The Optical Magic Lantern Journal (August 1891)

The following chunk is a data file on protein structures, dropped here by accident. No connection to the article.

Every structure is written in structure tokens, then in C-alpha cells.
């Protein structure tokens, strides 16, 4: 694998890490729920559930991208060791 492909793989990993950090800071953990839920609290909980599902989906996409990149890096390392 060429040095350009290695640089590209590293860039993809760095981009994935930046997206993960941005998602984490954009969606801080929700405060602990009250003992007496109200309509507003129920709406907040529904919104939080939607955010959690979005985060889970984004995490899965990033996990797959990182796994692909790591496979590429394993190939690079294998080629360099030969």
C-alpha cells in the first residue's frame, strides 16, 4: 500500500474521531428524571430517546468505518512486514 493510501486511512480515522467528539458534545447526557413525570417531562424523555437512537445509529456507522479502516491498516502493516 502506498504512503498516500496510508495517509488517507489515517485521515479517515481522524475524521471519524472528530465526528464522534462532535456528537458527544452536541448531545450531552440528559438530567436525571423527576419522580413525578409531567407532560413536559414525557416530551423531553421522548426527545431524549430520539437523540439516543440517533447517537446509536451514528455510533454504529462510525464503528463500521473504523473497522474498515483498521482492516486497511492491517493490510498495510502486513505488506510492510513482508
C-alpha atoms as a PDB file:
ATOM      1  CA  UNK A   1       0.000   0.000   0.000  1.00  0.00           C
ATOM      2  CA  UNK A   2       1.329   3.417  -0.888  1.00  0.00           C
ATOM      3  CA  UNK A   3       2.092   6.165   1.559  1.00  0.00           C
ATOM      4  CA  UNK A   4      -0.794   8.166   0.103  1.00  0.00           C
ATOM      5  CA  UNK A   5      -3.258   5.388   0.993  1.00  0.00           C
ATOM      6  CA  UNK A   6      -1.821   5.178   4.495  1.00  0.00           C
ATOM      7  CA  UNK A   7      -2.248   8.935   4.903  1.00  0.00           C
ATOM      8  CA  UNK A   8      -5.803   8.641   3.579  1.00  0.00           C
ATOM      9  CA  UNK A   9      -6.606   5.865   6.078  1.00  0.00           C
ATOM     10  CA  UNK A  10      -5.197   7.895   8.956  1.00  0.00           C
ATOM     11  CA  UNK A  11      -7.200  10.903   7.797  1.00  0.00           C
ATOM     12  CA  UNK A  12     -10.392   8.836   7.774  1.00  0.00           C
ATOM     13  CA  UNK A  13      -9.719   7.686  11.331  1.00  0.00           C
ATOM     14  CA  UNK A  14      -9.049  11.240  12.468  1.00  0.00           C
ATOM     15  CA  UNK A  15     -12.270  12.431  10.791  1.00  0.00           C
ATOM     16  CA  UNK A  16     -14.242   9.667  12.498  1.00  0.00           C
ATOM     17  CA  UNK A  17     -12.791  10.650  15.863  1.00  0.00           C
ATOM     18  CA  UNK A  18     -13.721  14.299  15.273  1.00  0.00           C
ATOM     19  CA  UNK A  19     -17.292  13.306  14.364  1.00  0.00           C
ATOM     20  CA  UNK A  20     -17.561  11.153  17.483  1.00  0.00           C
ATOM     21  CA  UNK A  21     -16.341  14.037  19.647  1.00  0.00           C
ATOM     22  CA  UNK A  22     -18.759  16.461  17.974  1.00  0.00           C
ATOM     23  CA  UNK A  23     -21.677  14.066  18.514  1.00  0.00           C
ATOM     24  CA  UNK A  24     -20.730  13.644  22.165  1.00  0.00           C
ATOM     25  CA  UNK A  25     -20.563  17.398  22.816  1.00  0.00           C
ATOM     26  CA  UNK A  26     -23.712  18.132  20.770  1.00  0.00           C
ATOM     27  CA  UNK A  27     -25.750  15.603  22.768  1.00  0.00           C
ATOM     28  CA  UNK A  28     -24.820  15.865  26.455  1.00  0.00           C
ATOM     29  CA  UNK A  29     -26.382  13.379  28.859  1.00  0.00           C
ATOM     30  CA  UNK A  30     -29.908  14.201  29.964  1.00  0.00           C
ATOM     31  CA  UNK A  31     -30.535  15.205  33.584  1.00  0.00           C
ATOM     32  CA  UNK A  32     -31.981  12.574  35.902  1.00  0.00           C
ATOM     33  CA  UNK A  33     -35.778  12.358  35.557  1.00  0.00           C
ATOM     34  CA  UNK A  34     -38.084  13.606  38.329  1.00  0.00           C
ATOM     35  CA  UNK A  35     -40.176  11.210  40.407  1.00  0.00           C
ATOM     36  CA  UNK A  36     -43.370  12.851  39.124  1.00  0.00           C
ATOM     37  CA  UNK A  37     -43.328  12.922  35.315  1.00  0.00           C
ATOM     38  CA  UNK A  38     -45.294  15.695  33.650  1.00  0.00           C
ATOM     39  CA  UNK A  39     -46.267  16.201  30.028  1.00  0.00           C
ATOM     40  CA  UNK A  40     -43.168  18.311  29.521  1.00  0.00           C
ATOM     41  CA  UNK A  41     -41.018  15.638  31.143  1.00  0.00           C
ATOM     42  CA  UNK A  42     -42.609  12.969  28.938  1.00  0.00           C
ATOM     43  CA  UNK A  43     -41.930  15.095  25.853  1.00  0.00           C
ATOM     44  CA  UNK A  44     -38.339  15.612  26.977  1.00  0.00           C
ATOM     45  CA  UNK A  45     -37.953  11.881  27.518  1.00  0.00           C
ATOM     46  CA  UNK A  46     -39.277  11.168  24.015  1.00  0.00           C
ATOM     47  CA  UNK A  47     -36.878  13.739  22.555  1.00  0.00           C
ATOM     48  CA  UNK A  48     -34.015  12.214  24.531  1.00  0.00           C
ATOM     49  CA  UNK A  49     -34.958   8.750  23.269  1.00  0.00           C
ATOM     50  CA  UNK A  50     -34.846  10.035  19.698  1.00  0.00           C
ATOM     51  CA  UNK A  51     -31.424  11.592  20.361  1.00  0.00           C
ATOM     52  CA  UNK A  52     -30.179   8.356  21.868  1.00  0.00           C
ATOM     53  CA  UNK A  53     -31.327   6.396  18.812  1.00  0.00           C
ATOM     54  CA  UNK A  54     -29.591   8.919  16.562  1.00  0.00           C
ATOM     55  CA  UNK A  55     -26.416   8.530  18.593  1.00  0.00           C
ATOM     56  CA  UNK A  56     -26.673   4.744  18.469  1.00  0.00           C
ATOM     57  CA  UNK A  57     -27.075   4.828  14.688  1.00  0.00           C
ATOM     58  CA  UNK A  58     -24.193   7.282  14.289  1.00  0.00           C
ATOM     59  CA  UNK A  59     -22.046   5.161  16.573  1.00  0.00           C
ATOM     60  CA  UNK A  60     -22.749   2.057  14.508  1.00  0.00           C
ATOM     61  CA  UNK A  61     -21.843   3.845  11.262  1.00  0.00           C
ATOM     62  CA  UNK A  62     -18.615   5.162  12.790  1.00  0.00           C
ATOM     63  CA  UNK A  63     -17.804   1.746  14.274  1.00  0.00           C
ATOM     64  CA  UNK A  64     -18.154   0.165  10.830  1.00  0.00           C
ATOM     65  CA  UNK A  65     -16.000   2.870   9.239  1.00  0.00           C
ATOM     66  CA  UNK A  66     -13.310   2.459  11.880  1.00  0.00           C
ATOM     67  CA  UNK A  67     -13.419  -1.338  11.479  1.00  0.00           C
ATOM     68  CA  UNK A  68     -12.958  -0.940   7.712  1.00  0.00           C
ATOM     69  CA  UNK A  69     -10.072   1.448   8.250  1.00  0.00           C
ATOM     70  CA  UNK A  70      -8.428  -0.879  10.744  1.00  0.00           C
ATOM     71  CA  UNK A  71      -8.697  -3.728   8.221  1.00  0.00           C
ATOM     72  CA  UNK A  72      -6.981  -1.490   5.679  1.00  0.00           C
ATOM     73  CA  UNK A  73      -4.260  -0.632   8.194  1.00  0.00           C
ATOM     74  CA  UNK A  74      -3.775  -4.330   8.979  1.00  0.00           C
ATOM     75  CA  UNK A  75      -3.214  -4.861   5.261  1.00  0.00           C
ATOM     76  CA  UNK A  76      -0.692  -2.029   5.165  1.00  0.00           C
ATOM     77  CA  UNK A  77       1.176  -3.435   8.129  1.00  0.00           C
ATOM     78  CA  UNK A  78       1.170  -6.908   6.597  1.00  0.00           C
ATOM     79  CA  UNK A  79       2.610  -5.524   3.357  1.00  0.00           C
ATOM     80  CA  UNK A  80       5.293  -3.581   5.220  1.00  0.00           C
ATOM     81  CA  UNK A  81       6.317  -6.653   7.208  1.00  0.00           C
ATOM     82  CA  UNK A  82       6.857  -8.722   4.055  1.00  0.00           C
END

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The Optical Magic Lantern Journal and Photographics Enlarger. 137. are expensive colours, and are not much used on this account. Flesh.—This is a perfectly transparent brownish red, sold in bottles by dealers in varnish colours. It is not a dye, but is of the nature of a varnish, and can be had either quick or slow drying. Gamboge.—A bright yellow, giving excellent greens when combined with Prussian blue. It has little intensity, and if prepared in oil is very slow in drying. Gamboge varnish can, however, be obtained, which will dry as quickly as mastic varnish. Italian Pink.—A bright yellow, more intense than gamboge, and therefore better for dabbing. Prepared in oil in the usual collapsible tubes, it is very slow in drying, many days being required, if not assisted by the application of heat. It is chiefly with weak colours, such as the yellows, that the advantage of varnish colours over oil paints becomes conspicuous. Yellow Lake.—This is similar to Italian pink, but it has a slight brown tinge. It is moderately intense, and pale tints can be dabbed with it ; it is rather slow | The yellows are all perfectly transparent, : in drying. but owing to the colour of artificial light being yellow or orange as compared with daylight, they usually appear very pale on the screen. Burnt Sienna.—A rich orange brown, fairly intense, and well adapted for dabbing; it also dries well. There are different qualities of this pigment in the market, some being more transparent than others; : but none are perfectly transparent, and hence the colour usually appears a little darker on the screen than on the slide. It is the most useful brown for the slide painter. Burnt Umber.—This is a darker brown than burnt sienna, and is intense, dabbing easily, and drying quickly. Itis not perfectly transparent, though there is little loss of richness in pale washes of the colour. is chiefly in the deeper tints that this defect shows itself. Asphaltum.—A perfectly transparent brown, not very intense. It is of the nature of a varnish, being made by dissolving asphaltum in oil or varnish. however, not so useful as the two preceding colours. Caledonian Brown Mummy and Vandyke Brown are other browns. yellowish tint : Caledonian brown is fairly transparent; and Vandyke brown is rich in colour, but loses considerably in richness when shown on the screen, It | It is, | Varnishes.—Oil colours require the addition of some suitable medium or varnish, in order to render them transparent. For slide painting, a good varnish should be free from colour ; when dry, the film should havea flat glassy surface, and be hard and tough, and not liable to soften much when heated. It should be of such a consistence that dabbing is possible, with or without the addition of colours; while it should also | dryin a moderate time ; and when dry, it should not soften if a subsequent layer of varnish is applied. | Such a varnish, made by careful mixture of several ingredients, can be obtained from the writer under the name of Special Varnish; it dries hard in fifteen minutes with the aid of heat. The varnishes obtainable at the artists’ dealers may also be employed, and a short description of their qualities may be useful. Mastic Varnish —This is one of the most colourless of varnishes, made by dissolving mastic gum in turpentine ; the gum dissolves very slowly. When applied to glass with the brush, it soon sets and becomes too hard for dabbing ; this may be cured by adding a little magilp. Mastic gum when heated becomes soft and almost liquid. : Copal Varnish.—This is not so colourless as mastic, but is cheaper, leaves a thicker film, and will do for comic slips and the like. Magilp.—This is a transparent, jelly-like substance, sold in collapsible tubes. and is said to be a mixture of mastic and drying oil. M-gilp dries very slowly ; but when it is dry it does not soften with heat, and is not liable to disturbance when subsequent work is applied. However, many days are required before magilp becomes thoroughly hard, but as with other varnishes, drying may be hastened by heat. : Canada Balsam.—A transparent cement, which may be thinned with turpentine, and used as a varnish. It is apt to leave a very sticky film, to which dust adheres, and it takes a long time to dry hard normally. When dry it will be found, on warming the glass, that the balsam becomes quite liquid again, hence its use requires judgment. Japanners' Gold Size.—This has a strong colour, and is unsuitable for blues and purples. brown For ‘other colours, however, it answers well ; it leaves a Mummy is quite transparent, of a | owing to want of transparency. Practically these three | colours can be dispensed with. Afauve.—This is a useful colour, as it gives us the : brightest violets procurable. The tint may be modified by adding other colours, such as blues and pinks. It is sold in collapsible tubes, also in bottles as a varnish colour. It is quite transparent, and __ sufficiently intense for dabbing, and is useful in skies and cast shadows. Verdigris is a rich green, fairly transparent, and very useful for grass, foliage, &c. The tint may be modified by the addition of yellow or burnt sienna. It ds not suitable for dabbing. Ivory Black, Lamp Black, Blue Black are all good intense pigments, capable of being dabbed, and of ; making excellent greys when diluted with varnish or megilp, and of producing sober tints when mixed with the bright colours. They dry quickly, especially when gnixed with mastic varnish. bright surface, dries quickly, and after a few days, the film does not soften again by heat. Linseed, nut, and poppy oils are not of much use in slide-painting, as they dry too slowly, and do not impart the transparence and smooth bright surface desirable. Magilp is perhaps the best substitute when an oily medium is wanted to mix with a quick-drying varnish. Brushes. —The “ brown water-colour sables ” are the best for colouring slides,either with varnish or with watere colours. The red sables are stiffer in the hairs. Two or three brushes will suffice ; one may be half-an-inch long in the visible portion of the hairs ; another may ‘be a size smaller; and one “liner” brush—the hairs about an inch long for painting fine lines—will be useful. The brushes should be fitted on sticks about four inches long ; an egg-cup containing turpentine will enable them to be readily cleaned after each tint is applied, the brush being first dipped in the fluid and then wiped on acloth. The brush should always be put away c!ean, with the hairs drawn toa point. If the hairs should become divergent and crooked, they may be corrected by dipping them in hot water and then stroking the hairs straight with the fingers.